When you apply for a refinance, the bank will ask you for things such as proof of home insurance, a couple months worth of pay stubs and bank statements, and a current appraisal of your home's value. Once the bank gets these documents, they are good for three months. If the bank takes longer than three months to get your refinance done, they will ask you to resubmit these things.

We started out with an estimate on our home's value of $170,000 and based our projections on that, with a view toward getting about $35,000 in extra dollars with the new mortgage. That amount would cover our credit debts and give us some extra bucks for things like replacing some bad plumbing in one of our bathrooms. Four months into the refinance process, B of A finally hooked up with a local appraisal, which in my estimate lowballed us. Granted, our house is old, but the appraisal came in at $22,000 lower than we expected... cutting into the amount of extra money available in a very big way.

Now, six months after officially starting the refinance process, we are getting closer to having something to sign, but we still aren't there. They advertised the process as taking 90 days, and we're now on Day 180!

For final approval, once everything is in place the application is sent to an underwriter for approval. This should only have to happen once, but we are on the second time with the underwriter now. A few weeks ago we were told I had no FICA score on my credit report; how that is possible I have no idea. All the credit information problems were cleared up six months ago, or so I thought. Apparently they were able to work that out, but now it is back with the underwriter again because we have a small line of credit with B of A and the underwriter has to change things on the documents so that the line of credit is not listed first but rather second in priority on our list of accounts, or some such thing.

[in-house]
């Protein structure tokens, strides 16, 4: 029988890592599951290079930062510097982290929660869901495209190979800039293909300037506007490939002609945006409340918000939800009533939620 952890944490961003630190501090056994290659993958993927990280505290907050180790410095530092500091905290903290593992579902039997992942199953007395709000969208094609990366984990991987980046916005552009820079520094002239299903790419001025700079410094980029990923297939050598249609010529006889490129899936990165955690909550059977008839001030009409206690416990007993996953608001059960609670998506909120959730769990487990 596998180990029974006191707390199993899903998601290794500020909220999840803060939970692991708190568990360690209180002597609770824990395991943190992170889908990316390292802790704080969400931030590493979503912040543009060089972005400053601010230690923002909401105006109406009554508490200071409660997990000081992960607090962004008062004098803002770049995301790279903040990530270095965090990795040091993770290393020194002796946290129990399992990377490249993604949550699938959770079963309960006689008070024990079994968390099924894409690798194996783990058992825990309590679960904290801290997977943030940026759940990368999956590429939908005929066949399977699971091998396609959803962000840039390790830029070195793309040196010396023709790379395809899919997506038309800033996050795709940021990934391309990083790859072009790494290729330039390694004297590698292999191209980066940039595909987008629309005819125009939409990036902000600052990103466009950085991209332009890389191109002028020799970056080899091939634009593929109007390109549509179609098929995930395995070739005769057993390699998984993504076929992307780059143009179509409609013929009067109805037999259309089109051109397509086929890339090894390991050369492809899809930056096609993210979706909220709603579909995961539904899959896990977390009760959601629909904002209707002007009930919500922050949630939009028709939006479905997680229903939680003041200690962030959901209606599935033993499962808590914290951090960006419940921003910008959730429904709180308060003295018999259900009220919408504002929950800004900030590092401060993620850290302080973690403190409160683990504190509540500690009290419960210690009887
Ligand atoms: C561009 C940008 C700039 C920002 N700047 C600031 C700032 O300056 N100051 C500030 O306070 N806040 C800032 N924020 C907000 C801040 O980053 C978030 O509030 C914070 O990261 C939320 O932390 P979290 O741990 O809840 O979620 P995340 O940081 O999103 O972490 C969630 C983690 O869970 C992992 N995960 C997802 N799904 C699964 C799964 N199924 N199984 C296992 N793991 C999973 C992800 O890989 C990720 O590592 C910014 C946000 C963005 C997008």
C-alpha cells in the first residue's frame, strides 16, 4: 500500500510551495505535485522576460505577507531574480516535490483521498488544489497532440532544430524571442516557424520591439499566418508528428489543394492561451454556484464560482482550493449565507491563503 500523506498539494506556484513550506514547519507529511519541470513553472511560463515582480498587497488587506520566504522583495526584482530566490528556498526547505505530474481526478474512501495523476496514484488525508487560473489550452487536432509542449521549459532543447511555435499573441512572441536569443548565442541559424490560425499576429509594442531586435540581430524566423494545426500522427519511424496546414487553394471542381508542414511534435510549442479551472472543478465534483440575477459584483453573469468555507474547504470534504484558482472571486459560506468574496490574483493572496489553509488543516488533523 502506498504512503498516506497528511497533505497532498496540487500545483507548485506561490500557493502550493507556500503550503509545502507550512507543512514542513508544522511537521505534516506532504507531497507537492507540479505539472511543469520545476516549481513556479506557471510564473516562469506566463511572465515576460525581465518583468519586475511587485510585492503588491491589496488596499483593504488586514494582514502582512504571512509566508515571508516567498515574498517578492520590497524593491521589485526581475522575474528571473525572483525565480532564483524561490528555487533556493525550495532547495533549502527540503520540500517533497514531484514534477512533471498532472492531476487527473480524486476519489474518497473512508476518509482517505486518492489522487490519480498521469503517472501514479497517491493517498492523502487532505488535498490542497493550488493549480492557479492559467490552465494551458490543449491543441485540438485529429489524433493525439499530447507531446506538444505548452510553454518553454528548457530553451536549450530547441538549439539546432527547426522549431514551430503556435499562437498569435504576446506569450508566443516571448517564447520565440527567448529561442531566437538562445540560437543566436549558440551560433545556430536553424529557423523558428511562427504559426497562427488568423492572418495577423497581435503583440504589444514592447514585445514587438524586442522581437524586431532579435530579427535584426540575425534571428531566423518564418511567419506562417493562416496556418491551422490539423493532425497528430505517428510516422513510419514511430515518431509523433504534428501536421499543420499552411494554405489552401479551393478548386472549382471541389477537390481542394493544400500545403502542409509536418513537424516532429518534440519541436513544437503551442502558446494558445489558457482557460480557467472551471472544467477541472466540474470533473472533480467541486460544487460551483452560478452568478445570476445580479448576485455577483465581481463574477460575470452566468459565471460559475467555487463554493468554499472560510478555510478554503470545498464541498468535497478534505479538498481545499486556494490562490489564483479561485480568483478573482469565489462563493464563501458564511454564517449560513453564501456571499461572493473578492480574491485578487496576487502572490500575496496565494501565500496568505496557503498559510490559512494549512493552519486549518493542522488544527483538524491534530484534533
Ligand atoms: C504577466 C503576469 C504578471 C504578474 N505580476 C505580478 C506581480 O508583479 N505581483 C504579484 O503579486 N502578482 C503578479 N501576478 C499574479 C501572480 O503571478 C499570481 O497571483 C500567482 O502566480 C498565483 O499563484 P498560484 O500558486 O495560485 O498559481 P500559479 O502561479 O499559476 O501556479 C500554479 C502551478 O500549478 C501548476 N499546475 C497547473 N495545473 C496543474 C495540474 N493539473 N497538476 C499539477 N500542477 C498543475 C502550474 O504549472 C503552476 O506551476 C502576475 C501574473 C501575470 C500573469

For a few months now I have been wondering if Bank of America is jerking us around. It's like Mrs. Snave and I have learned to expect snags and delays, and it is making us wonder what curveball B of A is going to throw us next. Our experience with them has not really been all that great.

I know a lot of other Americans are trying to refinance their homes. I do not know how many are, or to what degree they are finding success. If the banks are getting deluged with applications, I can see how it might take a little longer than the 90 days they say it should normally take.

Is this like the American health insurance industry, in which there is a virtual sub-industry based around denying people coverage? I like to believe not, and I certainly hope not. I know they are having to be careful they don't take on any more bad risks than they already have, but I had been given the impression that banks were being told they needed to make it easier for people to get loans and do refinances, and this has been anything but easy.

It is possible we might get about $16,000 in the refinance, if it actually happens. With a generous offer of some other money from a family member to help us out a little, we might be able to get the credit cards zeroed by Christmas. They are already in our safe deposit box, and have been there for some time now. With the better spending habits we have cultivated and some subsequent minor lifestyle changes, we should be fine financially... when (or maybe if) B of A comes through with some papers for us to sign. If they don't? Well, we will be deep in debt for years and it's our own damned fault.

Our lessons, learned the hard way:
1. Watch your credit debt, and don't let it get to be more than you can pay off in any given month.
2. Check your credit scores from time to time and make sure they are good, that they do not contain erroneous information.